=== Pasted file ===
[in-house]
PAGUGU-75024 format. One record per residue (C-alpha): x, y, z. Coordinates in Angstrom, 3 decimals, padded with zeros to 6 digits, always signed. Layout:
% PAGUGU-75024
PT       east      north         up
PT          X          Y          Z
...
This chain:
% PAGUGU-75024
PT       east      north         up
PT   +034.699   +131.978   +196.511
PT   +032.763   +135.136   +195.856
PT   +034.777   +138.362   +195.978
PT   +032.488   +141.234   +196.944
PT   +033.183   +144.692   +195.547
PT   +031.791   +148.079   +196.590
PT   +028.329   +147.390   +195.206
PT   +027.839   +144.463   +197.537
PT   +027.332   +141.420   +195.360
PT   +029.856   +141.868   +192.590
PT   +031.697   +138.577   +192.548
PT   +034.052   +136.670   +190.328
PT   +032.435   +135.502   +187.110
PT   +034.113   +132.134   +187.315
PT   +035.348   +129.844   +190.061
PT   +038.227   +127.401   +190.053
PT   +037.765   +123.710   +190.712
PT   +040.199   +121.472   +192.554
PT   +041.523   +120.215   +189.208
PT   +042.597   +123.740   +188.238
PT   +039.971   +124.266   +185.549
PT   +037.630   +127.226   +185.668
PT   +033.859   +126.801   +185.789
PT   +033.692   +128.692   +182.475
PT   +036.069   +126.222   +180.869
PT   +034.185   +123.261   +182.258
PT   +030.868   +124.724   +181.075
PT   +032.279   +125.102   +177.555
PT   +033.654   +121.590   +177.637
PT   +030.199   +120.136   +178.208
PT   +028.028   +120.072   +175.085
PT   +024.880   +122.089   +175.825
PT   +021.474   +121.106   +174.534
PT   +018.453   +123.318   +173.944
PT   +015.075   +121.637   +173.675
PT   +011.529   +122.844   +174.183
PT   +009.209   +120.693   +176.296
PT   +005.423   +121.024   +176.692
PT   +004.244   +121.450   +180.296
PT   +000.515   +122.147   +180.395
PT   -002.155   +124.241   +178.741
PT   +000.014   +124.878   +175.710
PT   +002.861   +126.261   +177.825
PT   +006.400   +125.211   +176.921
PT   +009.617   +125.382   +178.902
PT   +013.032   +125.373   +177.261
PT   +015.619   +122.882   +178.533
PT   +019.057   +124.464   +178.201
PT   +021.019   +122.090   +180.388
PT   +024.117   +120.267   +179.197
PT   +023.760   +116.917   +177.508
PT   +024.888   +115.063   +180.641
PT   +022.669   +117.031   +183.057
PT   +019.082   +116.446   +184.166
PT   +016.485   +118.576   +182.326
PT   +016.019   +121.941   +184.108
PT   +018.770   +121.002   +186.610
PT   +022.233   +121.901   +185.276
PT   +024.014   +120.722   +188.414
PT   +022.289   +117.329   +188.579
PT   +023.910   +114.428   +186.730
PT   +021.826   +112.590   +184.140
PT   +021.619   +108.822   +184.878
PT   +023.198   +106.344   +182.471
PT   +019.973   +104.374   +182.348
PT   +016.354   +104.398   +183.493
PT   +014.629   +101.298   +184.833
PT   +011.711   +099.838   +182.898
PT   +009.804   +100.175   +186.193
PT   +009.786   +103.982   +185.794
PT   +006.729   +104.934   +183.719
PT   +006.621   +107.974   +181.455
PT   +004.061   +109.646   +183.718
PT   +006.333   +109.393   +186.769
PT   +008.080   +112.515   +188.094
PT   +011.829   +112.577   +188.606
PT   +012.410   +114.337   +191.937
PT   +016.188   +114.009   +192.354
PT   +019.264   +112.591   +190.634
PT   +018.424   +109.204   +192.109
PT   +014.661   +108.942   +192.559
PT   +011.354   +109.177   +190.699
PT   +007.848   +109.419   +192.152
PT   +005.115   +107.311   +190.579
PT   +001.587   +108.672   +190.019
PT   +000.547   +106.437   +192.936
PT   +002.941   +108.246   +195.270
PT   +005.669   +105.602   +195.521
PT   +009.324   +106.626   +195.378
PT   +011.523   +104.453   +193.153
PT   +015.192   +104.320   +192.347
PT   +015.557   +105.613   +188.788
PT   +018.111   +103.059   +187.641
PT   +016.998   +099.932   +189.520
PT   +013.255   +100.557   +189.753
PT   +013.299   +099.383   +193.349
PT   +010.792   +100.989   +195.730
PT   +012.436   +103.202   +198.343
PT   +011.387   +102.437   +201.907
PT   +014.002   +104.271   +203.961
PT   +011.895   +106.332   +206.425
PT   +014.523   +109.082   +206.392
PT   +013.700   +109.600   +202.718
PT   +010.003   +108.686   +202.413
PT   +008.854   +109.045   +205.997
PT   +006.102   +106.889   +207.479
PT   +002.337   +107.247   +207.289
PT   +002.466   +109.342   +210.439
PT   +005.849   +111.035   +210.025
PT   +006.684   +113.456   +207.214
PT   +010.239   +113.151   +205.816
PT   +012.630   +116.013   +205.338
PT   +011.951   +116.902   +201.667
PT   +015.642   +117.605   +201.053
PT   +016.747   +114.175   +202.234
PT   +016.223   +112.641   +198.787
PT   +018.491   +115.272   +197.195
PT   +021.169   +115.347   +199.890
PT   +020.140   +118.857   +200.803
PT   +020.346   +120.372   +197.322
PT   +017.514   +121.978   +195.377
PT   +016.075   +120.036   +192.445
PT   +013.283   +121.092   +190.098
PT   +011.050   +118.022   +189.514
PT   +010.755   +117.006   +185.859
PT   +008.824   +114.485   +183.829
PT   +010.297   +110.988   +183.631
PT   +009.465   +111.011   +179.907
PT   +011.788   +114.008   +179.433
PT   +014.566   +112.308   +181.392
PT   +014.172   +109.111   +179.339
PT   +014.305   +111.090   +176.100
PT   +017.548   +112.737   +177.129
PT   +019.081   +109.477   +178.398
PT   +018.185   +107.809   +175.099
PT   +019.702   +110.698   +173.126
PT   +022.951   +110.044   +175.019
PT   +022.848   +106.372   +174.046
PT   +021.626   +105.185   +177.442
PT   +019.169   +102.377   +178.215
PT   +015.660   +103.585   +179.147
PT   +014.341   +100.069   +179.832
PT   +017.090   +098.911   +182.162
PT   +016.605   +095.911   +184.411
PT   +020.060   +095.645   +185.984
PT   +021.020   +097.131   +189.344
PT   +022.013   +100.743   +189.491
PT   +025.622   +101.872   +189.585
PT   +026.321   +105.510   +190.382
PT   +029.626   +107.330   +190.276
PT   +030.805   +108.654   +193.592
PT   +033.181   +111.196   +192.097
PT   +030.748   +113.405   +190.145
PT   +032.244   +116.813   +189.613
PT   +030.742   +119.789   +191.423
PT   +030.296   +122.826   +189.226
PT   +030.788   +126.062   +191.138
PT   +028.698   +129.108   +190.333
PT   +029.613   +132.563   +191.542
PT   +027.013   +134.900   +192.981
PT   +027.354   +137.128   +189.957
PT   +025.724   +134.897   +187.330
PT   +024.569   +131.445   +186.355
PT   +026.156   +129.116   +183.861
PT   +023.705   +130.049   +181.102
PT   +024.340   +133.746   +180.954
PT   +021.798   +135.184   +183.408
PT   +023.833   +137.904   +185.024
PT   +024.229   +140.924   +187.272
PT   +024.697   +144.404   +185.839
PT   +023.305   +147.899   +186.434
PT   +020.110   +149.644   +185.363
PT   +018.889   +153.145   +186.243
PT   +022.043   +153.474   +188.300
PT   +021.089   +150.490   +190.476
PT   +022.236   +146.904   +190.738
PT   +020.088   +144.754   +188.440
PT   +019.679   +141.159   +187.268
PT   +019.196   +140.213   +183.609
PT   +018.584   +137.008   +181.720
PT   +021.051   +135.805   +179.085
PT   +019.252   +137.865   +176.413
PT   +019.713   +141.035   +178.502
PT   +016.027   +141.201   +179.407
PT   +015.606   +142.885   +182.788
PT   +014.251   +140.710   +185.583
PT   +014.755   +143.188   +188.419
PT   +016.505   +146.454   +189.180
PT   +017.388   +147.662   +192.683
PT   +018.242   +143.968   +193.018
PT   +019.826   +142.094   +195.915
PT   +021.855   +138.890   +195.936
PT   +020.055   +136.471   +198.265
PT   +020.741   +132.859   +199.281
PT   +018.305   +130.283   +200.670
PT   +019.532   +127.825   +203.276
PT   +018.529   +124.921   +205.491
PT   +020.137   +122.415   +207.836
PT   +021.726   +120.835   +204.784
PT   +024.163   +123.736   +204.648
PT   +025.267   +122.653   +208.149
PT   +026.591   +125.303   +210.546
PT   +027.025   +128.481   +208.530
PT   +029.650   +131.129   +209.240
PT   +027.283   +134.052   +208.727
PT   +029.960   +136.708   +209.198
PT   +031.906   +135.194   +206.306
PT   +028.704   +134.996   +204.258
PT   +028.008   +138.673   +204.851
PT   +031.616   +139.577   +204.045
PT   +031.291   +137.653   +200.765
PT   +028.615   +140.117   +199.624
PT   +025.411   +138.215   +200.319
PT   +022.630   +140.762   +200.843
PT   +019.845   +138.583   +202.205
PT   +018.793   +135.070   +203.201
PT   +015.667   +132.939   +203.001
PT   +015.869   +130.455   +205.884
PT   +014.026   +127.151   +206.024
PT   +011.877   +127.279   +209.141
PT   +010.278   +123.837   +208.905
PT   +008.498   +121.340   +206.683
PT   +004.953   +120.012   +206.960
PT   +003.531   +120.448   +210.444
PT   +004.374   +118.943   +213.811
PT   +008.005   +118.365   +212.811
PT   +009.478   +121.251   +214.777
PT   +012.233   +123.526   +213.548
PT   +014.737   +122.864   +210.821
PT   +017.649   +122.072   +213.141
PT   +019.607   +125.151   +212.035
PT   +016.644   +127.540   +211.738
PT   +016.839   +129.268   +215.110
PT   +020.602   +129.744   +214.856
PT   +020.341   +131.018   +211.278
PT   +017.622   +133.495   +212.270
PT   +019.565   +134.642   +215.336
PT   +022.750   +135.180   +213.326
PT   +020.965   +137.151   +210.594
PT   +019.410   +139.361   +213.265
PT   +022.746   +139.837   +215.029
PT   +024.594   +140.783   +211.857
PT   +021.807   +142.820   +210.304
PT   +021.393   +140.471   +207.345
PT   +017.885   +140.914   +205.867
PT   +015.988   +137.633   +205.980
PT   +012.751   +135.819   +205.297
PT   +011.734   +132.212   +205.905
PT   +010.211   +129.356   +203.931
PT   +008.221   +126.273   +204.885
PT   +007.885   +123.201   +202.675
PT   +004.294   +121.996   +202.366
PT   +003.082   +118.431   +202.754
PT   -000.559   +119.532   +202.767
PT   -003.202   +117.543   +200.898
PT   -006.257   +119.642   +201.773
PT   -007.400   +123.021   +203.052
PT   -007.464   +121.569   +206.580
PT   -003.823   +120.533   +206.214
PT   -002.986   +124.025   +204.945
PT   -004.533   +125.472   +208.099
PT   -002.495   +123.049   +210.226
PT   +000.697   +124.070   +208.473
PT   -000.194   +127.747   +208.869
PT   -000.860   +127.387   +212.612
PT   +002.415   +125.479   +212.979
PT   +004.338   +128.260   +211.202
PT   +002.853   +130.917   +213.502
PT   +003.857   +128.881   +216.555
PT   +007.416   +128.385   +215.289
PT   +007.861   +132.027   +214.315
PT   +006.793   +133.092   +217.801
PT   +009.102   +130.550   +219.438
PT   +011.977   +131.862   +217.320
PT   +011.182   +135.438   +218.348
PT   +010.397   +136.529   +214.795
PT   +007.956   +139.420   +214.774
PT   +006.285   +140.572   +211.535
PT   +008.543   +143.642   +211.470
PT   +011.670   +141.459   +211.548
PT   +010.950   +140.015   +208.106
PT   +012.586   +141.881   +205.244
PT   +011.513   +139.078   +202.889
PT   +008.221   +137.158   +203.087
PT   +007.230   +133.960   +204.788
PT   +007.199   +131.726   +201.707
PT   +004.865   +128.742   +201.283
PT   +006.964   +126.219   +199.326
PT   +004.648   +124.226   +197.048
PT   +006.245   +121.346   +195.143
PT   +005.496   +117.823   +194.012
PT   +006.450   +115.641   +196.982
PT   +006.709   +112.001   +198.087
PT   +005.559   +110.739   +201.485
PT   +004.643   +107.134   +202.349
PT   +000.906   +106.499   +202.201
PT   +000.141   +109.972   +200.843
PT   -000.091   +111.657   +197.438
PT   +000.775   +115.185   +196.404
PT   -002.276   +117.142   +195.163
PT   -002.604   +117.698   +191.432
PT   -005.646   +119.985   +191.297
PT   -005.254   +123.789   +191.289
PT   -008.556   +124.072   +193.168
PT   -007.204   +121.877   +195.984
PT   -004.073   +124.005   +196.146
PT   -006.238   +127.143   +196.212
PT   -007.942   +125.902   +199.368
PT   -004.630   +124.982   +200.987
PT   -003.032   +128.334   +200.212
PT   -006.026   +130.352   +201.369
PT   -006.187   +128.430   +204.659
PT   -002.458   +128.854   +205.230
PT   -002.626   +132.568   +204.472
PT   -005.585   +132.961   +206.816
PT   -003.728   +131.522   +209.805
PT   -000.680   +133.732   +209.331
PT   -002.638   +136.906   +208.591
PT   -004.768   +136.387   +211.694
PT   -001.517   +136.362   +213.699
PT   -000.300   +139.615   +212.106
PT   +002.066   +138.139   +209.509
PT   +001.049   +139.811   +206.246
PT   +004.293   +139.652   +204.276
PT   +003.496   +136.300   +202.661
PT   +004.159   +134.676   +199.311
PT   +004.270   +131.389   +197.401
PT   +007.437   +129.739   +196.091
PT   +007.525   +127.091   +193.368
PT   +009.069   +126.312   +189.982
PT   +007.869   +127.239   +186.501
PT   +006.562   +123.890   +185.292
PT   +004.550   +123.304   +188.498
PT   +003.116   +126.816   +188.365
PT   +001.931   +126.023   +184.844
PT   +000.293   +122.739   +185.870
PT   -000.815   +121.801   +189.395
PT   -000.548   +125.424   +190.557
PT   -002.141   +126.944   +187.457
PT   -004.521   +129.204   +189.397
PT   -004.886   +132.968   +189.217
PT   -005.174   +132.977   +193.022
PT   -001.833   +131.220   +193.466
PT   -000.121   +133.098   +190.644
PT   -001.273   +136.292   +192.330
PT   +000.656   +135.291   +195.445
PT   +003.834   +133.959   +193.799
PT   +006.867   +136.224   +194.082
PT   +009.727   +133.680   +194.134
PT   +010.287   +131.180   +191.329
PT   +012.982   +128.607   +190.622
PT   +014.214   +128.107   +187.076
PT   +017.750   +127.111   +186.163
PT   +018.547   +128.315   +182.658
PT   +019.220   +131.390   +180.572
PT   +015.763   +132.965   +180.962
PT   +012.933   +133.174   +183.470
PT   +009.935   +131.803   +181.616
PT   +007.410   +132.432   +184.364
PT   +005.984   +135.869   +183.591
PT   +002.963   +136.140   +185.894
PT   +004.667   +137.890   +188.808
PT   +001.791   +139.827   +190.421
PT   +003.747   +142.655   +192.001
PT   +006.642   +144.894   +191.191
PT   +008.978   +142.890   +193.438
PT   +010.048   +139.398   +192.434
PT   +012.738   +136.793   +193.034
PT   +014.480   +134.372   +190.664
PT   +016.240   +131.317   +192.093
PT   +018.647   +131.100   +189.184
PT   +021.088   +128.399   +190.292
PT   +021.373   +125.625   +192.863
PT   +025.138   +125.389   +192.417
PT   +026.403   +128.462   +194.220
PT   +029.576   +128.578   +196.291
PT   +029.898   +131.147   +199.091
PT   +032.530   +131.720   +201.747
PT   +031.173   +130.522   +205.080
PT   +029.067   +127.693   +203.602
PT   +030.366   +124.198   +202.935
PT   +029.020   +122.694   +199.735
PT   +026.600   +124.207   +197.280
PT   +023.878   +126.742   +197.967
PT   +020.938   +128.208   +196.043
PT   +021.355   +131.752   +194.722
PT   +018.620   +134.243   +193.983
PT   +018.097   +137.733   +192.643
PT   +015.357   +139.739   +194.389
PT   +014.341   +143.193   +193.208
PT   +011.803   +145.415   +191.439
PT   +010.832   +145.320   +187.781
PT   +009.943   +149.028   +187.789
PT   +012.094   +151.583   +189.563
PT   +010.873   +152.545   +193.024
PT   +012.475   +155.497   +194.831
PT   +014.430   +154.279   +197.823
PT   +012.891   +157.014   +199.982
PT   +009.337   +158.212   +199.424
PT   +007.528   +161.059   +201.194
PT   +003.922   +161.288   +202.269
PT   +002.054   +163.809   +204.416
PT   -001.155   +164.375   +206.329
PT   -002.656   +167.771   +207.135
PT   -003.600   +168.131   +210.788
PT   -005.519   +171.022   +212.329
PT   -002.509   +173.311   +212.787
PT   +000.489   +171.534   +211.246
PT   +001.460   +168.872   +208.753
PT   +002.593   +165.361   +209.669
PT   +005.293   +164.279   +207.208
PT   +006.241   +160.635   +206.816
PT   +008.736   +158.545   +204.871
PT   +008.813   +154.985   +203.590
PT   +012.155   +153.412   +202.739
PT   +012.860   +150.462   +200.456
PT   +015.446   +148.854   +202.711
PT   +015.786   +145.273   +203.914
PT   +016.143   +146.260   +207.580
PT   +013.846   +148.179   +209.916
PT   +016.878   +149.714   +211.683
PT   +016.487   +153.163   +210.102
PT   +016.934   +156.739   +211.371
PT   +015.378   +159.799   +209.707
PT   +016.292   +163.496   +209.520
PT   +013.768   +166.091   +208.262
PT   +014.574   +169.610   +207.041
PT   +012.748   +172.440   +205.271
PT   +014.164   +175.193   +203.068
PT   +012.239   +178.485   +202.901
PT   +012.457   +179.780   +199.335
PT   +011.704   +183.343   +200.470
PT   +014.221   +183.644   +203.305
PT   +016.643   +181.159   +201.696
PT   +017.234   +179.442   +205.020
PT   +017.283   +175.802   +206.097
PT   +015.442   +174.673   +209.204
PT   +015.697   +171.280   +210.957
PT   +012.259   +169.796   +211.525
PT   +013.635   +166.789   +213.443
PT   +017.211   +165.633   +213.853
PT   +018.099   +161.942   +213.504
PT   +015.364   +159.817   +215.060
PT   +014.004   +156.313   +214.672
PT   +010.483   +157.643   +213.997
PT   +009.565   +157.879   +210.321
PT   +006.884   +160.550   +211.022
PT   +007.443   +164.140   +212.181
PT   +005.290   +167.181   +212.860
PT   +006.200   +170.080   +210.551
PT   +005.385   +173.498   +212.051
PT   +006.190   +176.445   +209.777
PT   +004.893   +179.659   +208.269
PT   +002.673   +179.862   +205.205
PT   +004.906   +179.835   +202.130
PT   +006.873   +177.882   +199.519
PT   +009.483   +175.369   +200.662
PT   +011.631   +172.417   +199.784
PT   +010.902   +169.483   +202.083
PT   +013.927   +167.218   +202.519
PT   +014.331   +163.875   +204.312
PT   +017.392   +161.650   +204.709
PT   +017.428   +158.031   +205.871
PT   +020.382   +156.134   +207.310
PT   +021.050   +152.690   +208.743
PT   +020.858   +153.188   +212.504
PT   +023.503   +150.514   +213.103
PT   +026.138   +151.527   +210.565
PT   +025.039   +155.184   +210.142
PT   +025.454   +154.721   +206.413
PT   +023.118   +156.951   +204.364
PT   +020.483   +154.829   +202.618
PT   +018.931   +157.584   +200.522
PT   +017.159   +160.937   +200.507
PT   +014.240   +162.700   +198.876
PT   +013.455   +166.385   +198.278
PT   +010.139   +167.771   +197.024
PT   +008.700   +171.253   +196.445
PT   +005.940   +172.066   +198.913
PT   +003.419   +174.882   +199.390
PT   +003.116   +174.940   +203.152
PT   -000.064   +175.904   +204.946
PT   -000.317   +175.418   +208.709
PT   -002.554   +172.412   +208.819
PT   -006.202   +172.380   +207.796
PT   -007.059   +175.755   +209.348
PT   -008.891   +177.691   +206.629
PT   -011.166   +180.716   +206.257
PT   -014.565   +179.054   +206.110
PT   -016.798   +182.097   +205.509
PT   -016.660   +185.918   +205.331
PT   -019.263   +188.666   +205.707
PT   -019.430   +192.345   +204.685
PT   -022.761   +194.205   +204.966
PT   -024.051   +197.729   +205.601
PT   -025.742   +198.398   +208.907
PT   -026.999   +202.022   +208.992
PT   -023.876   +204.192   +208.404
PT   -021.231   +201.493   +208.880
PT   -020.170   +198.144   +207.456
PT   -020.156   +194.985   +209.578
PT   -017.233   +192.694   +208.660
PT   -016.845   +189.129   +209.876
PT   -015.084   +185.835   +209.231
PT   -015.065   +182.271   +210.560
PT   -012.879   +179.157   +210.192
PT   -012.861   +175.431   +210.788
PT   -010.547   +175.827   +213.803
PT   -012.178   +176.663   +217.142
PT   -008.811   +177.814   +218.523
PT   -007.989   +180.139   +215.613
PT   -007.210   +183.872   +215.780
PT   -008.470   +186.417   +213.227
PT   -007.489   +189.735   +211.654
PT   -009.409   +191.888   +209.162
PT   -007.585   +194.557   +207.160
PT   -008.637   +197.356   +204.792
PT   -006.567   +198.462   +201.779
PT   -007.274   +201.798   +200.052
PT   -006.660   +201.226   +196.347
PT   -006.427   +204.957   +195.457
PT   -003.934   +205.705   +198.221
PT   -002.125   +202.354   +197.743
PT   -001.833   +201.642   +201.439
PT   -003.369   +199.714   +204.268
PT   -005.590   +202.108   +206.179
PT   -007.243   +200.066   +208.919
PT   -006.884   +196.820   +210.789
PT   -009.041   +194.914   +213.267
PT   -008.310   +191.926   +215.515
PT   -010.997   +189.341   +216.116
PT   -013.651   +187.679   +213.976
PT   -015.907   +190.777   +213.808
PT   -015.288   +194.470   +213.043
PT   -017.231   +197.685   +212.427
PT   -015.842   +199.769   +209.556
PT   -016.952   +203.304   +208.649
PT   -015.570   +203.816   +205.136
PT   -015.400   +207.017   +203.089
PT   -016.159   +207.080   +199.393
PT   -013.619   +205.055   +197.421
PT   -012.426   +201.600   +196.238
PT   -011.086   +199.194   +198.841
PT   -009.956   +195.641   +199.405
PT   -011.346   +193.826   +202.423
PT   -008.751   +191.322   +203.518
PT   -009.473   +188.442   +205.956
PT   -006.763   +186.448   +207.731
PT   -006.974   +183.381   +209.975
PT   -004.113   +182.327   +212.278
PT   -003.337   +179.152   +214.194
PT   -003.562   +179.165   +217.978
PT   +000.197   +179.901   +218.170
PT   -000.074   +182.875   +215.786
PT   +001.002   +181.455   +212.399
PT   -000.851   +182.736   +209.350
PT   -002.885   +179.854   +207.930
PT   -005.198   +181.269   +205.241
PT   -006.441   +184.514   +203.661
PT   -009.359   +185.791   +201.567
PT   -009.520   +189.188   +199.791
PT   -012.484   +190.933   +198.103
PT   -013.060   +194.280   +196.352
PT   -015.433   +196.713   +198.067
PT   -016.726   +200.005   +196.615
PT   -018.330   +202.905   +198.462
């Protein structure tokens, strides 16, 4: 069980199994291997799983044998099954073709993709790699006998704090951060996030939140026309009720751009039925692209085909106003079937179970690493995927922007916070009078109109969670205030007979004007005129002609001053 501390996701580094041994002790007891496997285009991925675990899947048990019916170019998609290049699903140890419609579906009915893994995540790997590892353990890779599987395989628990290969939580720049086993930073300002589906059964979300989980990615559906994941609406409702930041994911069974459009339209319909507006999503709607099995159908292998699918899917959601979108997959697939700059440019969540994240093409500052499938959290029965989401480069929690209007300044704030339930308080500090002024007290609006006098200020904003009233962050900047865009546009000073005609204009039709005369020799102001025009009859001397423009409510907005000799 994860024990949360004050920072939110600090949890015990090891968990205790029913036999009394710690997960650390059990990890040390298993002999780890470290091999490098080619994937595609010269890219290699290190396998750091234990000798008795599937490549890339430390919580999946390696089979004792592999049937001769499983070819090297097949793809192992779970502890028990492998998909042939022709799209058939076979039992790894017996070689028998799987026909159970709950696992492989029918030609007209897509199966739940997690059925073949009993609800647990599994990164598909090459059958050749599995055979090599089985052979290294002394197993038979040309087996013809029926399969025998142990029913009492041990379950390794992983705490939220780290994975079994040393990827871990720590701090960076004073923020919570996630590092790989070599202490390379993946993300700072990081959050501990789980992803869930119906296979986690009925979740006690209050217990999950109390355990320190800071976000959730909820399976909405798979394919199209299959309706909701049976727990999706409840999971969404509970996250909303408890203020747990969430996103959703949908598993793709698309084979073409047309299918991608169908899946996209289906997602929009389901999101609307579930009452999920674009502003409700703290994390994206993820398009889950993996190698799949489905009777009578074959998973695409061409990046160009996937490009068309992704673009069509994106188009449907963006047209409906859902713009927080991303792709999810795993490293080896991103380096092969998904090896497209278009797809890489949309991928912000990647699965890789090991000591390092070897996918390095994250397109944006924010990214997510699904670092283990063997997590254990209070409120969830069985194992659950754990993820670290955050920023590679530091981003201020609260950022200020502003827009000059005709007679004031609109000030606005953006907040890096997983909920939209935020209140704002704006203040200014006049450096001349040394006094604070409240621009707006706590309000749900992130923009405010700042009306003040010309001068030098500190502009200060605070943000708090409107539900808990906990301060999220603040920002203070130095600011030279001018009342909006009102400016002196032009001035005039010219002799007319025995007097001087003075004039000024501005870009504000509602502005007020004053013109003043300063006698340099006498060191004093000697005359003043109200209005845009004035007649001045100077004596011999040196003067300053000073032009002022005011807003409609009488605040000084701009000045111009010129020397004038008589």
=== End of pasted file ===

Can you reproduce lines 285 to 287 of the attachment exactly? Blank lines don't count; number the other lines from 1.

PT   +010.397   +136.529   +214.795
PT   +007.956   +139.420   +214.774
PT   +006.285   +140.572   +211.535